Advice to Incoming Freshmen from a College Senior: 9 Tips to Know Before You Go

08/26/2016 11:47 am ET
www.onbeing.org


 “Go confidently in the direction of your dreams. Live the life you have imagined.”-Henry David Thoreau

Heading to college is a nerve-racking, yet exhilarating time. The newfound freedom, the enchantment of learning new subjects, and the endless possibilities are just the beginning.

Going into my senior year, it’s hard to not look back and reflect on freshman year. At times it felt as though it would last forever, but it goes by in the blink of an eye, so enjoy every minute.

 

  1. Pack Wisely & Sparingly   

If you don’t think you’ll need it, don’t bring it. It’s challenging to move everything in, and chances are your dorm room won’t be as spacious as you’d expect. Follow your university recommendations, and read  Big Future Off-to-College Checklist.

  1. 2. Preparation is the key to success

Check the syllabi for your classes in advance. Complete potential assignments before the first day. If possible pre-order your books so they arrive within the first week; check out Chegg and Amazon Prime for cheaper options that allows rentals and easy returns.

  1. The Walkthrough  

Familiarize yourself with the most important buildings on campus such as the library, the dining halls, and the health center. This makes the transition to a larger campus much easier and ensures your safety and productivity. Prior to the first class day, do a walkthrough to find your class buildings. Avoid that ‘wrong classroom awkwardness’ or being late on the first day.

  1. Go to office hours

Introduce yourself to your professors within the first week. Going to office hours is the best way to receive help when challenges arise. Professors are far more likely to lend a hand to students who have made the effort all semester long to improve grades.   

  1. Get involved

College is the time to discover what you truly like and want to focus on the next 4 years. Attend as career and activity fairs. You don’t have to commit to a club or organization right away. Take your time!

  1. Maintain a healthy lifestyle

Sleep and exercise cure all. Your biggest challenges will stem from lack of sleep so get some good shut-eye (8 hrs.) Fight off the infamous “Freshman 15” by attending fitness classes and find healthy dining hall options. Consider a Fit Bit that tracks exercise and sleep. Stick to a schedule, set study time, do homework, eat, exercise, and kick back.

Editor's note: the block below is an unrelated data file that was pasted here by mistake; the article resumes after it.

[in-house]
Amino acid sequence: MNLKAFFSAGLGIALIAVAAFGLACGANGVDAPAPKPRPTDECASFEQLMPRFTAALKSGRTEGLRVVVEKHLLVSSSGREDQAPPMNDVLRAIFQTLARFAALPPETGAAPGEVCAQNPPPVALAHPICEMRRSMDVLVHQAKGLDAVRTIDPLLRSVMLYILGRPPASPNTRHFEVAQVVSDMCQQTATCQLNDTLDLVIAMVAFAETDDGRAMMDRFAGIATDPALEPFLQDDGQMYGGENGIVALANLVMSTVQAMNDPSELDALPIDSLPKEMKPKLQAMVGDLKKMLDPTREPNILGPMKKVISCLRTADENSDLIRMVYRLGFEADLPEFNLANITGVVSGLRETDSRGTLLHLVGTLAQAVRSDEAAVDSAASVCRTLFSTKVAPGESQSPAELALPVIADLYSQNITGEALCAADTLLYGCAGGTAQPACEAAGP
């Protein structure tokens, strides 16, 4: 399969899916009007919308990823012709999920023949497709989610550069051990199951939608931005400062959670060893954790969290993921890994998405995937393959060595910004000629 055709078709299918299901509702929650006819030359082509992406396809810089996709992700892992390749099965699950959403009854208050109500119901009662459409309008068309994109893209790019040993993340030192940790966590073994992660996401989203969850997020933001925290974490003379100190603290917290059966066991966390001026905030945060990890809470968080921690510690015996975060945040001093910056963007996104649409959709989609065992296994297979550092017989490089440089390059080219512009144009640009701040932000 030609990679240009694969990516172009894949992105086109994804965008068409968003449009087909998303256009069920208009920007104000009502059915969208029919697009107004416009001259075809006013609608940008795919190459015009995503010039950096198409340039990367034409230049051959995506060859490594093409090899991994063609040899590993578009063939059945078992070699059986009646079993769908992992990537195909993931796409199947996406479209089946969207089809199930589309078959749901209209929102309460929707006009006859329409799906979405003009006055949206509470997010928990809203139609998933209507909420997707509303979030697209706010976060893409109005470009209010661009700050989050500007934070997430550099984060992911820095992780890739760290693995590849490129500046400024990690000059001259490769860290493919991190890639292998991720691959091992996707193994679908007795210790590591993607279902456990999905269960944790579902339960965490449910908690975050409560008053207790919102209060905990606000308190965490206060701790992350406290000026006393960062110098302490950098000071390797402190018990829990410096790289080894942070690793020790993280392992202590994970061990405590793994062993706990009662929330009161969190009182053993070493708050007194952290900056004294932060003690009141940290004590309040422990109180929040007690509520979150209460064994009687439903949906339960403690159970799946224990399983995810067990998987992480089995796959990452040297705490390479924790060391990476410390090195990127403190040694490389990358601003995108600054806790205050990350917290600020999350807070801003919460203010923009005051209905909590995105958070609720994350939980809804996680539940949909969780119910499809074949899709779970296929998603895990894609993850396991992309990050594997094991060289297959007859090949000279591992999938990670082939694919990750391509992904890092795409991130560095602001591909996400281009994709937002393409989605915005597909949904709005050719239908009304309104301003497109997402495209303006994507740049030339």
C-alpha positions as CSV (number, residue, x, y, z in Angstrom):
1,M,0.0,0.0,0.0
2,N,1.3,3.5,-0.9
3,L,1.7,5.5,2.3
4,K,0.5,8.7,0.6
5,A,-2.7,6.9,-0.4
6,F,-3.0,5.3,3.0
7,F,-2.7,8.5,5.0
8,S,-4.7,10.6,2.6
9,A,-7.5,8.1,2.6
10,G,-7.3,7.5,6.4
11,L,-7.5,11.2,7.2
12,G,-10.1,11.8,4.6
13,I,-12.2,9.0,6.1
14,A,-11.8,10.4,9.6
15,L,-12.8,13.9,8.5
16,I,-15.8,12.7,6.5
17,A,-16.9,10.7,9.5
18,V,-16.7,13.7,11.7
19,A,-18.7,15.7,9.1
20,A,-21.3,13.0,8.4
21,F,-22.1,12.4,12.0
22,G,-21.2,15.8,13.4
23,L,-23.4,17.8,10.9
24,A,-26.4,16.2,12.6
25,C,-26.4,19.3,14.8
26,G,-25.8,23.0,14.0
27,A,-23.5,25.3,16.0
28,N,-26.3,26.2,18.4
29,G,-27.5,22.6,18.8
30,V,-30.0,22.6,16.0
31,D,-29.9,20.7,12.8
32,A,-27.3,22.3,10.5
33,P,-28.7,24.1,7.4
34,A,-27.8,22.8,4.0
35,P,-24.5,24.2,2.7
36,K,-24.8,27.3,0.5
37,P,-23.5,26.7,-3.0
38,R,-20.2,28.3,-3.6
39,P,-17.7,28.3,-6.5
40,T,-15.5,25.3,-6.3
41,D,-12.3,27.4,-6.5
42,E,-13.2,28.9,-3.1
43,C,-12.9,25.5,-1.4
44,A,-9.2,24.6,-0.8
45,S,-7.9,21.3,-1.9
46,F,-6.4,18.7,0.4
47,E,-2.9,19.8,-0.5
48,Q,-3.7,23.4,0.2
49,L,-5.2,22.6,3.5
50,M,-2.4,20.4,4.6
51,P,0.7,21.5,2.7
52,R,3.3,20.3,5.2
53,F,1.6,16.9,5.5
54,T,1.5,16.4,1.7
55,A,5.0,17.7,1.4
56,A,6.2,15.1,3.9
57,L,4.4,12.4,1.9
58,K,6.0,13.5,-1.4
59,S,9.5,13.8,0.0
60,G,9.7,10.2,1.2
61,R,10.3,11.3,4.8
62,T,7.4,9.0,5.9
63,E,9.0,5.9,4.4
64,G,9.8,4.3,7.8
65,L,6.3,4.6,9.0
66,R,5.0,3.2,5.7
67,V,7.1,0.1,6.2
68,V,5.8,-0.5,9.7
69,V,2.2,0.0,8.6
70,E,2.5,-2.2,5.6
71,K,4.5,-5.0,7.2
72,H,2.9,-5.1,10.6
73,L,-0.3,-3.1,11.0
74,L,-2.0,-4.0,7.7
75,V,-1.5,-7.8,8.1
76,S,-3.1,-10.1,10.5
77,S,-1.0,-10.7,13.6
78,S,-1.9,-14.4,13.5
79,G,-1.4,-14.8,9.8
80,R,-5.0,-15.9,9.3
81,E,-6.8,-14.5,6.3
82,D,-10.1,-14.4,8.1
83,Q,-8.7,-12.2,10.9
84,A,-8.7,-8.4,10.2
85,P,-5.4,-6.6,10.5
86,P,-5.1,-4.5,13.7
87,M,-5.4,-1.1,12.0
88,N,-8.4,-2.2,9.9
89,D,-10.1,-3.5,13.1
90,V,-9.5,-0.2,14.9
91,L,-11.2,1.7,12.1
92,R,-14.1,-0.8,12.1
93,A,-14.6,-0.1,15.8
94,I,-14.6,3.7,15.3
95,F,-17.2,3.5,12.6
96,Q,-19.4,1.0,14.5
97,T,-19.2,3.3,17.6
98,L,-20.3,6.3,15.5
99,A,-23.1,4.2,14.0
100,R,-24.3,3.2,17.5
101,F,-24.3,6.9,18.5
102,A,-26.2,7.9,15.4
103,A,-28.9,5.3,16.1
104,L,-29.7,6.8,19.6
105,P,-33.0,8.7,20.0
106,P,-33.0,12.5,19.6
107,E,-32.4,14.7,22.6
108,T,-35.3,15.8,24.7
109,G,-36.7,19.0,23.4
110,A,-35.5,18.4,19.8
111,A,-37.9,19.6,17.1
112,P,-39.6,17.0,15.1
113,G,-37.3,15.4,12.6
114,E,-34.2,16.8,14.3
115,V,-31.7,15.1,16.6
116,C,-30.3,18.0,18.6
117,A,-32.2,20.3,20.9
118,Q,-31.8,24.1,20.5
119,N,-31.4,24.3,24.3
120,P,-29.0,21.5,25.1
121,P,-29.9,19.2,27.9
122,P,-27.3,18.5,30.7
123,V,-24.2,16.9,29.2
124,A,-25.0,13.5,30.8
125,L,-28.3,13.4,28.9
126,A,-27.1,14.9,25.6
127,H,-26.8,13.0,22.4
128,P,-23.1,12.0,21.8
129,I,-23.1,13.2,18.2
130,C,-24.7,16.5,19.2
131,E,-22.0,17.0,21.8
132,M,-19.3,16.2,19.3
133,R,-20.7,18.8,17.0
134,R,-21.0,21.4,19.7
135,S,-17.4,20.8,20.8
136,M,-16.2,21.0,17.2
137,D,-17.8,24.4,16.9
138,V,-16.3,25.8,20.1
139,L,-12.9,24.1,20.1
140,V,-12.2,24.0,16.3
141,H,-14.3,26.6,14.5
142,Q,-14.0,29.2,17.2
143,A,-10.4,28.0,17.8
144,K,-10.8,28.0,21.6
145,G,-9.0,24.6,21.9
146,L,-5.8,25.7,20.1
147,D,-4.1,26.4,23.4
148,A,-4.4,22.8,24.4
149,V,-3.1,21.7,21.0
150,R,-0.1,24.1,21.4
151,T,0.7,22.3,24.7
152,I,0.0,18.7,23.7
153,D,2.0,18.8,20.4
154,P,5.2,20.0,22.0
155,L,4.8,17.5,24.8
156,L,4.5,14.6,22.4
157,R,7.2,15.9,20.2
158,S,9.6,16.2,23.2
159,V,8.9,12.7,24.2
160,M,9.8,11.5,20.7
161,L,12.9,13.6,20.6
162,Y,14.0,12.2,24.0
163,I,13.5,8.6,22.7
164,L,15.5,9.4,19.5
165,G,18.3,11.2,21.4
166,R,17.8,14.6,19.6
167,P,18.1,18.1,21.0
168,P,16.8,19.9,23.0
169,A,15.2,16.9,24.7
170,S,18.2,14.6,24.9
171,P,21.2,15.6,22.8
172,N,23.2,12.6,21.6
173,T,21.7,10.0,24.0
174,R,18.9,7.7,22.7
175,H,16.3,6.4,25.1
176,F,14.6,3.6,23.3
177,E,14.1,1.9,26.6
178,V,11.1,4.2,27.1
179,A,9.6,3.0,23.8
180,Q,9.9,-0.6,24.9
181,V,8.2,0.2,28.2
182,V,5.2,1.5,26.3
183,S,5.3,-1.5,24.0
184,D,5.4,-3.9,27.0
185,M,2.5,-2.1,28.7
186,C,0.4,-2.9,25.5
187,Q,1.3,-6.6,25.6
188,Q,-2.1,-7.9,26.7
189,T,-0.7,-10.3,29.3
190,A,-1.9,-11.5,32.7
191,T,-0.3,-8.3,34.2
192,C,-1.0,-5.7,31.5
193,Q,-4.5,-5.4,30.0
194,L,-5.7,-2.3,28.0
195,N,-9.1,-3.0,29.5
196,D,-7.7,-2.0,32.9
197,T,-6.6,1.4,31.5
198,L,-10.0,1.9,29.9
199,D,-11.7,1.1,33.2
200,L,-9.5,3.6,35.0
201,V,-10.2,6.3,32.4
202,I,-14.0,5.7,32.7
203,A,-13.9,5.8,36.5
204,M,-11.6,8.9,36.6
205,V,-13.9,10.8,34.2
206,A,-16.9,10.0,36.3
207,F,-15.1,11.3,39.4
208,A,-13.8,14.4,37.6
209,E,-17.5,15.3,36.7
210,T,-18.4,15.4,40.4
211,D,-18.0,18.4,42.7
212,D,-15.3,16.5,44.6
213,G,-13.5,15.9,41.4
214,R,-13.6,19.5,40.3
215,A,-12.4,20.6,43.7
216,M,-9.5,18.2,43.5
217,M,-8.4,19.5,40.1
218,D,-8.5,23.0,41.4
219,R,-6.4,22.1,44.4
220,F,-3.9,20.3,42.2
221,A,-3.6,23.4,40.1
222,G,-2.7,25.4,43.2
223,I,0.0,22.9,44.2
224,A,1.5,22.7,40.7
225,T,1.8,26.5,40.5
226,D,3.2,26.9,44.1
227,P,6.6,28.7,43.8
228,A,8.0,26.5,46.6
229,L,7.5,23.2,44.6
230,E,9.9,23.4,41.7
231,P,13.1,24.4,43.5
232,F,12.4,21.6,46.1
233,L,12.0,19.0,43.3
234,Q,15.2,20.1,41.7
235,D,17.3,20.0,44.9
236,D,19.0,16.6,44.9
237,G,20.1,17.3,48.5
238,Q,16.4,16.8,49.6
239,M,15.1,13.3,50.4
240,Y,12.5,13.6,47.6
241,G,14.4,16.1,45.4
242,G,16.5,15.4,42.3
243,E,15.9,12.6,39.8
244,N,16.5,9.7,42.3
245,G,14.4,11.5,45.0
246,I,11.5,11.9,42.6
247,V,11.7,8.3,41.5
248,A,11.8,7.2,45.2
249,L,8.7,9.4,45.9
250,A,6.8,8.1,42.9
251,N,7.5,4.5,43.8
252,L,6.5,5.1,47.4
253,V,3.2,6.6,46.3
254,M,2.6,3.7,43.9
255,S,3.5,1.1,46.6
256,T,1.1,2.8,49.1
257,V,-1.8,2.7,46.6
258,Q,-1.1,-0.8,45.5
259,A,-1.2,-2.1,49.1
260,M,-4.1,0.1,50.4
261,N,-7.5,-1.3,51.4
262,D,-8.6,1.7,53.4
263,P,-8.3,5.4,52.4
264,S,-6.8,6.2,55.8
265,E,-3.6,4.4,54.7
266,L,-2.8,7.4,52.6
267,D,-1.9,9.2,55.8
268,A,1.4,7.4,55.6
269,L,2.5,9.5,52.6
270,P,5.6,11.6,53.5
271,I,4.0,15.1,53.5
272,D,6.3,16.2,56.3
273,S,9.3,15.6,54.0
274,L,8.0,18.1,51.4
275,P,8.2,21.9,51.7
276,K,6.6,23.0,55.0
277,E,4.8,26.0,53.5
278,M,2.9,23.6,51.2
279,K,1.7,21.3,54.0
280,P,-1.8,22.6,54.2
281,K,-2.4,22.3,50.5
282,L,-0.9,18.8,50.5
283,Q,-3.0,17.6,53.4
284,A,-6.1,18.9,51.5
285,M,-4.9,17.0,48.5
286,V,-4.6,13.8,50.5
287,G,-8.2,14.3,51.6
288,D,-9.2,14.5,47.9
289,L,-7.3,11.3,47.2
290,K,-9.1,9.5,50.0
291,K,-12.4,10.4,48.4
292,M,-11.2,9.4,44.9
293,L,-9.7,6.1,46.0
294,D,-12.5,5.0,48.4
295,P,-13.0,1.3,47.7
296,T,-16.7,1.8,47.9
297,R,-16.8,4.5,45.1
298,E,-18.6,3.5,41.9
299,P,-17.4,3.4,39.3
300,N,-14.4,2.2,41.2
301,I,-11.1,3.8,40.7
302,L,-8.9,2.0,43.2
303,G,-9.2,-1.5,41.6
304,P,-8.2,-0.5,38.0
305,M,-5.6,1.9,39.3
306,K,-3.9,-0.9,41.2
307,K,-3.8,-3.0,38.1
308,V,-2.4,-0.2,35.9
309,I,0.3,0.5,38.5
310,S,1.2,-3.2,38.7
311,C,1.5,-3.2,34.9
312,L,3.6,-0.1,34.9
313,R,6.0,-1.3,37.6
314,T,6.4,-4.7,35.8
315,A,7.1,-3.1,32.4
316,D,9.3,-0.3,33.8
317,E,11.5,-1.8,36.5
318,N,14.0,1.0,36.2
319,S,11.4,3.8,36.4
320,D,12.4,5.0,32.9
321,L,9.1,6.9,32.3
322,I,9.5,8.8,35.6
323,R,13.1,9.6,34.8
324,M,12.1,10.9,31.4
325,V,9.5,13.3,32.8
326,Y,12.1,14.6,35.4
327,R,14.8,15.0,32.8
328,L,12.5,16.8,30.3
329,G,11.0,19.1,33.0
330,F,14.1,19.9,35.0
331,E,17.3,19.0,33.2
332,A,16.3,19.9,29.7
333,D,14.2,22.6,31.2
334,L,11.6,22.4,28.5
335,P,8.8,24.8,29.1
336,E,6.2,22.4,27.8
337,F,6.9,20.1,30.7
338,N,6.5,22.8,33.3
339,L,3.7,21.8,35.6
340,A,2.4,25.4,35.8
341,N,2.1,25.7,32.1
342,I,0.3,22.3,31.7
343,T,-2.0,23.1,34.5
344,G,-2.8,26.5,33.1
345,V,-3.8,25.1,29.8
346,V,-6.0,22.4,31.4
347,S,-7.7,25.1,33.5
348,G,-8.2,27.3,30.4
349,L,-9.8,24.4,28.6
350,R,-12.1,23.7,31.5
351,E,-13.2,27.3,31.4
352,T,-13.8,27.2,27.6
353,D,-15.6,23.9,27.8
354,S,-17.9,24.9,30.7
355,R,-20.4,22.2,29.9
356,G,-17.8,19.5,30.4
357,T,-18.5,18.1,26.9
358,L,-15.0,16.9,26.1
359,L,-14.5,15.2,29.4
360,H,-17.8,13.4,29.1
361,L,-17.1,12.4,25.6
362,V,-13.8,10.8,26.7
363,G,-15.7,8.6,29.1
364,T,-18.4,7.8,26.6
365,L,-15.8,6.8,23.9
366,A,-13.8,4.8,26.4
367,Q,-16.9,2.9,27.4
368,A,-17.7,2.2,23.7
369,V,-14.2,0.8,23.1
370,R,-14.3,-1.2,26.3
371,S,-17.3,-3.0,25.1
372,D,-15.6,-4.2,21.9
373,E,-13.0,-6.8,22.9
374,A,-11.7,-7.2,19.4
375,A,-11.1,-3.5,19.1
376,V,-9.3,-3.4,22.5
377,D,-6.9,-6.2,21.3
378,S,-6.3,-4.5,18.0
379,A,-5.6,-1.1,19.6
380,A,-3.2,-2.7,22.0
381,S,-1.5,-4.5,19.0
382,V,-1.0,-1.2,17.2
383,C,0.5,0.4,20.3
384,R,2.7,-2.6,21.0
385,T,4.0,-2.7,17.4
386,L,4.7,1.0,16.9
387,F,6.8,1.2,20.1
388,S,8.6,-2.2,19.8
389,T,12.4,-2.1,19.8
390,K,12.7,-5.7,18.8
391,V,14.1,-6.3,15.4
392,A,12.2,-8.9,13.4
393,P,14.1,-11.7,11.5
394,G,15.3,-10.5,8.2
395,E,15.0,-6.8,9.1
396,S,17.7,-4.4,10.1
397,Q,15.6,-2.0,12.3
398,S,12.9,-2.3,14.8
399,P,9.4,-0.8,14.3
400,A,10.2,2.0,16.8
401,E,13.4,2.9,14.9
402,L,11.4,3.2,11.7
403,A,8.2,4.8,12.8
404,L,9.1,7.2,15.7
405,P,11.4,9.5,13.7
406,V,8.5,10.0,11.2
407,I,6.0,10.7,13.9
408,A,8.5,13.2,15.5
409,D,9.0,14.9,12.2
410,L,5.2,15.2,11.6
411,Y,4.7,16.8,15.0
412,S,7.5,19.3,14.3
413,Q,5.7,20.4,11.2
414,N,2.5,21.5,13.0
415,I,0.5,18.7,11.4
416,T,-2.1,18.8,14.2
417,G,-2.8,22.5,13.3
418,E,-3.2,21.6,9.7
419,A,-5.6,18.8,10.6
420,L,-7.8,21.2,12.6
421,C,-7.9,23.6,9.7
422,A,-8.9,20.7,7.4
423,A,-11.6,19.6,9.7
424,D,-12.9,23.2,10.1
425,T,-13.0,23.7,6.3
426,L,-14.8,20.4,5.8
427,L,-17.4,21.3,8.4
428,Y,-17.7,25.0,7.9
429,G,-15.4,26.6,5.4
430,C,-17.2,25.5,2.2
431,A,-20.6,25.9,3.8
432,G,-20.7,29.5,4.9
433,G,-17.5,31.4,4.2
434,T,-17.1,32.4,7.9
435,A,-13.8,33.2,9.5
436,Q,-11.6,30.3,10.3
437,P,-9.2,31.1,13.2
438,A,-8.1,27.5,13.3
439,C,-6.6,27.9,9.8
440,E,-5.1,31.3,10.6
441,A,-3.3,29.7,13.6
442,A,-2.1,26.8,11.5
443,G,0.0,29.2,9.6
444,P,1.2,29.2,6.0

1. Avoid Procrastination

Go to class! Unlike high school, you aren’t forced to attend by a parent. Grades are not given but earned. You never know when the Professor may drop a hint or give attendance points. It makes learning the material easier, boosting that coveted GPA. Send assignments in on time. Start early rather than late. Procrastination is the cause of gray hair and bad grades.

  1. Keep in contact with home

This is such an exciting time in your life, and also the lives of your parents. They worked dreamed and worked to get you to university. They deserve a phone call once in a while. Check in when you have the time, text or send a quick note.

  1. Enjoy yourself

Arguably, the most important because these 4 years fly by. You want to reflect after graduation and be content. The memories you made, people you met, and things you learned. So make it worth your time. Invest in yourself, your education, and the people around you.

Sharon Schweitzer and Shannan Bloomstrand co-wrote this post. Sharon Schweitzer, J.D., is a cross-cultural consultant, an international protocol expert and the founder of Protocol & Etiquette Worldwide. She is accredited in intercultural management, is the resident etiquette expert for CBS Austin, We Are Austin, popular on-air contributor, regularly quoted by BBC Capital, Investor’s Business Daily, The New York Times, The Vancouver Sun, and numerous other media. She is the best-selling, international award-winning author of Access to Asia: Your Multicultural Business Guide, named to Kirkus Review’s Best Books of 2015.

Shannan Bloomstrand is a Summer Intern with Protocol & Etiquette Worldwide. She is a senior Language and International Health major with an emphasis in Community Development and a minor in Biology at Clemson University. Connect with Shannan on LinkedIn or follow her on Twitter @shannanbloom.

This post was published on the now-closed HuffPost Contributor platform. Contributors control their own work and posted freely to our site. If you need to flag this entry as abusive, send us an email.
CONVERSATIONS